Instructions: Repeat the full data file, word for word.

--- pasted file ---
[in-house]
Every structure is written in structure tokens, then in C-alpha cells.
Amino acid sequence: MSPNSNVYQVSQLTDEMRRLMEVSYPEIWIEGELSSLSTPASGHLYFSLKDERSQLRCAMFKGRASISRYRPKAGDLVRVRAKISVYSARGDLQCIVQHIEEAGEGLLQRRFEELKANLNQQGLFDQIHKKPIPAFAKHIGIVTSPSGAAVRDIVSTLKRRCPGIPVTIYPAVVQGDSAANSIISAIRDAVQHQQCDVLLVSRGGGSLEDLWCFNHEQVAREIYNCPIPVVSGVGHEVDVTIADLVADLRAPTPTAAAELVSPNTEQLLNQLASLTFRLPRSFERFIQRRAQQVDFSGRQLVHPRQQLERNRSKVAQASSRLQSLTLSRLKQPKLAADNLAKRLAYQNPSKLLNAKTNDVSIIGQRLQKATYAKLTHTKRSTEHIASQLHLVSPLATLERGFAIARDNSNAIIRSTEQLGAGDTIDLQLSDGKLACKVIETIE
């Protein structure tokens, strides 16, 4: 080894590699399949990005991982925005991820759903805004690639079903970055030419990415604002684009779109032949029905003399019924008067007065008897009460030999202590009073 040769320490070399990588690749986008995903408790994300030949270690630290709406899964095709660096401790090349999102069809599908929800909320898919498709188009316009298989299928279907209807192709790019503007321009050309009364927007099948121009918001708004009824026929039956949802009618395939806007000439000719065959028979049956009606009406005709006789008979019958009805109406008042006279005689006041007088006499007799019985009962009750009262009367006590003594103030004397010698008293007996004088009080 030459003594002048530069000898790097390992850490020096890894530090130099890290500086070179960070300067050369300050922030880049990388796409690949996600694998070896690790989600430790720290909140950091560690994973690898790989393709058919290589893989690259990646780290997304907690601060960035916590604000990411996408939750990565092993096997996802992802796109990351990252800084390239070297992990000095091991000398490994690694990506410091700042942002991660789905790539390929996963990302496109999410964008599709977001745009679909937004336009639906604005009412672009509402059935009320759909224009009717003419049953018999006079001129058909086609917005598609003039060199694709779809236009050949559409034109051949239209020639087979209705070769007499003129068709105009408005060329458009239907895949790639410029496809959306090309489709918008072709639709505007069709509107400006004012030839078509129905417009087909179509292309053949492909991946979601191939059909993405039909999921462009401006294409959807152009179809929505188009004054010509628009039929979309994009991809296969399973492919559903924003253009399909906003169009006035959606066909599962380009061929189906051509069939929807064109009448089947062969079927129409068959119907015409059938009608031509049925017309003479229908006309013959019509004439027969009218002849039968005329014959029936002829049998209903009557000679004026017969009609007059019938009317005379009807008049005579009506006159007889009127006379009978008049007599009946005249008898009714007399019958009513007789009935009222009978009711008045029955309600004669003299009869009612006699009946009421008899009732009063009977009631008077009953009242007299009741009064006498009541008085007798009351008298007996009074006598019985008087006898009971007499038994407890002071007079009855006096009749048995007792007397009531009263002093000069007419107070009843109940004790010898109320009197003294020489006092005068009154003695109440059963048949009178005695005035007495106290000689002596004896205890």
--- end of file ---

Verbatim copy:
[in-house]
Every structure is written in structure tokens, then in C-alpha cells.
Amino acid sequence: MSPNSNVYQVSQLTDEMRRLMEVSYPEIWIEGELSSLSTPASGHLYFSLKDERSQLRCAMFKGRASISRYRPKAGDLVRVRAKISVYSARGDLQCIVQHIEEAGEGLLQRRFEELKANLNQQGLFDQIHKKPIPAFAKHIGIVTSPSGAAVRDIVSTLKRRCPGIPVTIYPAVVQGDSAANSIISAIRDAVQHQQCDVLLVSRGGGSLEDLWCFNHEQVAREIYNCPIPVVSGVGHEVDVTIADLVADLRAPTPTAAAELVSPNTEQLLNQLASLTFRLPRSFERFIQRRAQQVDFSGRQLVHPRQQLERNRSKVAQASSRLQSLTLSRLKQPKLAADNLAKRLAYQNPSKLLNAKTNDVSIIGQRLQKATYAKLTHTKRSTEHIASQLHLVSPLATLERGFAIARDNSNAIIRSTEQLGAGDTIDLQLSDGKLACKVIETIE
């Protein structure tokens, strides 16, 4: 080894590699399949990005991982925005991820759903805004690639079903970055030419990415604002684009779109032949029905003399019924008067007065008897009460030999202590009073 040769320490070399990588690749986008995903408790994300030949270690630290709406899964095709660096401790090349999102069809599908929800909320898919498709188009316009298989299928279907209807192709790019503007321009050309009364927007099948121009918001708004009824026929039956949802009618395939806007000439000719065959028979049956009606009406005709006789008979019958009805109406008042006279005689006041007088006499007799019985009962009750009262009367006590003594103030004397010698008293007996004088009080 030459003594002048530069000898790097390992850490020096890894530090130099890290500086070179960070300067050369300050922030880049990388796409690949996600694998070896690790989600430790720290909140950091560690994973690898790989393709058919290589893989690259990646780290997304907690601060960035916590604000990411996408939750990565092993096997996802992802796109990351990252800084390239070297992990000095091991000398490994690694990506410091700042942002991660789905790539390929996963990302496109999410964008599709977001745009679909937004336009639906604005009412672009509402059935009320759909224009009717003419049953018999006079001129058909086609917005598609003039060199694709779809236009050949559409034109051949239209020639087979209705070769007499003129068709105009408005060329458009239907895949790639410029496809959306090309489709918008072709639709505007069709509107400006004012030839078509129905417009087909179509292309053949492909991946979601191939059909993405039909999921462009401006294409959807152009179809929505188009004054010509628009039929979309994009991809296969399973492919559903924003253009399909906003169009006035959606066909599962380009061929189906051509069939929807064109009448089947062969079927129409068959119907015409059938009608031509049925017309003479229908006309013959019509004439027969009218002849039968005329014959029936002829049998209903009557000679004026017969009609007059019938009317005379009807008049005579009506006159007889009127006379009978008049007599009946005249008898009714007399019958009513007789009935009222009978009711008045029955309600004669003299009869009612006699009946009421008899009732009063009977009631008077009953009242007299009741009064006498009541008085007798009351008298007996009074006598019985008087006898009971007499038994407890002071007079009855006096009749048995007792007397009531009263002093000069007419107070009843109940004790010898109320009197003294020489006092005068009154003695109440059963048949009178005695005035007495106290000689002596004896205890």